Fox & Friends discussed a razor ad 24 times more than it discussed Steve King this morning
The show’s transcript has the word “King” 10 times; 7 of those referred to Burger King
The day after Rep. Steve King (R-IA) was stripped of his committee assignments due to comments in which he embraced white supremacy, Fox & Friends spent just 30 seconds on the story. In comparison, the show found over 12 minutes to devote to discussing (and criticizing) a new Gillette advertisement.
A search of Fox & Friends’ transcript showed 10 hits for the word “King.” But seven of those mentions were references to Burger King. (Trump served fast food, including Burger King, to the Clemson football team during the players’ visit to the White House yesterday. The show repeatedly aired clips of Trump talking about the fast food chain, and the hosts also enjoyed some fast food themselves.)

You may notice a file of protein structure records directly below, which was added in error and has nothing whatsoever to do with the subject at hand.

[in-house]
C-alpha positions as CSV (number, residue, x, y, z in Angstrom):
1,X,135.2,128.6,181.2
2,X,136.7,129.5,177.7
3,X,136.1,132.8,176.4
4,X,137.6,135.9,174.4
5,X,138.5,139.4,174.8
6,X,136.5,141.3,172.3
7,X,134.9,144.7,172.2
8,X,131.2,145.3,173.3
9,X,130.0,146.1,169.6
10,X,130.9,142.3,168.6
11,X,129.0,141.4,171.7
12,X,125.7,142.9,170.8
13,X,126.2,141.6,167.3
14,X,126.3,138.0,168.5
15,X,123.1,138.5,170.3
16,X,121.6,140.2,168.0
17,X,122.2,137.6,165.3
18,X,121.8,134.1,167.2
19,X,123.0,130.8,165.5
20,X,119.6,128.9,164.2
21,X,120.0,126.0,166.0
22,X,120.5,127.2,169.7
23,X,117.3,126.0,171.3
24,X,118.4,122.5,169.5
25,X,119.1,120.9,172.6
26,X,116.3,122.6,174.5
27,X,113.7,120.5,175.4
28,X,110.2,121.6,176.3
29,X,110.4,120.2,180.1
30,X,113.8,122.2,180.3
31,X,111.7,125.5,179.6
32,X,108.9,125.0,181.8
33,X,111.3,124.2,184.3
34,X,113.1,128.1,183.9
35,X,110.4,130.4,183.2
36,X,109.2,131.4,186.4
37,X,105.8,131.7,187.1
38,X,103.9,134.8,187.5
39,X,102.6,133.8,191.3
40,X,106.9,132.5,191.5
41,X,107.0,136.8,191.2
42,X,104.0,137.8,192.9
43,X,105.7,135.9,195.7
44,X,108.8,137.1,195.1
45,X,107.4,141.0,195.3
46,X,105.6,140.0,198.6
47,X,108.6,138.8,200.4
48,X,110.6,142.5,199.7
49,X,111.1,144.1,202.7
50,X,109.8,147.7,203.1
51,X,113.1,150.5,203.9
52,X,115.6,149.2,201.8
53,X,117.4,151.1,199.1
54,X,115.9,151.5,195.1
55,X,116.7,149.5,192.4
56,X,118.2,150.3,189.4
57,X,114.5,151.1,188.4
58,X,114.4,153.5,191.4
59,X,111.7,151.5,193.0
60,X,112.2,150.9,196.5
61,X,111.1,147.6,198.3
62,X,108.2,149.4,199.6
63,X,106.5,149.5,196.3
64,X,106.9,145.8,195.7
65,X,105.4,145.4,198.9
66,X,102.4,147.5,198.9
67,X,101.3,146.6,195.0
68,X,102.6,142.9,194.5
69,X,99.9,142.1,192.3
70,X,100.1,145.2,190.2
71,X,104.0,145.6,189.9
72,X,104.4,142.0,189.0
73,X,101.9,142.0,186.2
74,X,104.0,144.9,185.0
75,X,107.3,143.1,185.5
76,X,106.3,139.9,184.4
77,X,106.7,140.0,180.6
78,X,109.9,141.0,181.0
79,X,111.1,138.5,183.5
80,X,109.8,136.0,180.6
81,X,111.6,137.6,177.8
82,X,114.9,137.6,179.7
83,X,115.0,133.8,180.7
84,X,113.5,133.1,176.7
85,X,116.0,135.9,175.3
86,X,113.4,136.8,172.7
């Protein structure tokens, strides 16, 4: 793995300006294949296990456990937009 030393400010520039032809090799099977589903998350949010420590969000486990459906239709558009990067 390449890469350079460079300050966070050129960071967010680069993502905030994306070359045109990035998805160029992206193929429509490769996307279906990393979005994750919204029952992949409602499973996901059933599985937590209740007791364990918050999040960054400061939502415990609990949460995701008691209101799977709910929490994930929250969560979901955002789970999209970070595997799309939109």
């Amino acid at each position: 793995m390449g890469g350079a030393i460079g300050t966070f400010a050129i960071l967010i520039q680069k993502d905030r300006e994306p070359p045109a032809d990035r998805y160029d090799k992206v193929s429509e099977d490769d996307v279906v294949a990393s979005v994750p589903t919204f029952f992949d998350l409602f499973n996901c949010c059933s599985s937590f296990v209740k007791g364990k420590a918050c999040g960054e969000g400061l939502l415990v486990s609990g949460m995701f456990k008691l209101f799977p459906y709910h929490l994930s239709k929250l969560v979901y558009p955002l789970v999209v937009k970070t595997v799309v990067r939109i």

When it came to coverage of Steve King, the show aired only one 30-second headline read.
In comparison, Fox & Friends found over 12 minutes to discuss a new Gillette commercial. Co-host Brian Kilmeade complained that the ad was like "showing a man breaking into a house, knocking over the furniture, stealing the money out of the safe, and saying, 'Let's stop this bad behavior; buy my razor.’ So let’s point out all the bad things that you might say about men, put them into an ad, make men feel horrible, and then say, ‘Overpay for a razor.’” During a panel discussion about the ad, Fox Business host Charles Payne argued it was a “form of corporate virtue signaling.” Later in the show, the hosts asked New Orleans Saints player Benjamin Watson what he thought about the ad.
Meanwhile, Gillette's parent company, Proctor & Gamble, has been under fire for being one of the last remaining major sponsors of Tucker Carlson's show.
— Judd Legum (@JuddLegum) January 15, 2019
Why is @ProcterGamble trotting out this #TheBestMenCanBe campaign while simultaneously advertising on Tucker Carlson—a show that had multiple segments this month blaming women for “men in decline,” and has a long, well-documented history of downplaying masculinity’s toxic effects pic.twitter.com/GOKZuJGskN
— jordan (@JordanUhl) January 15, 2019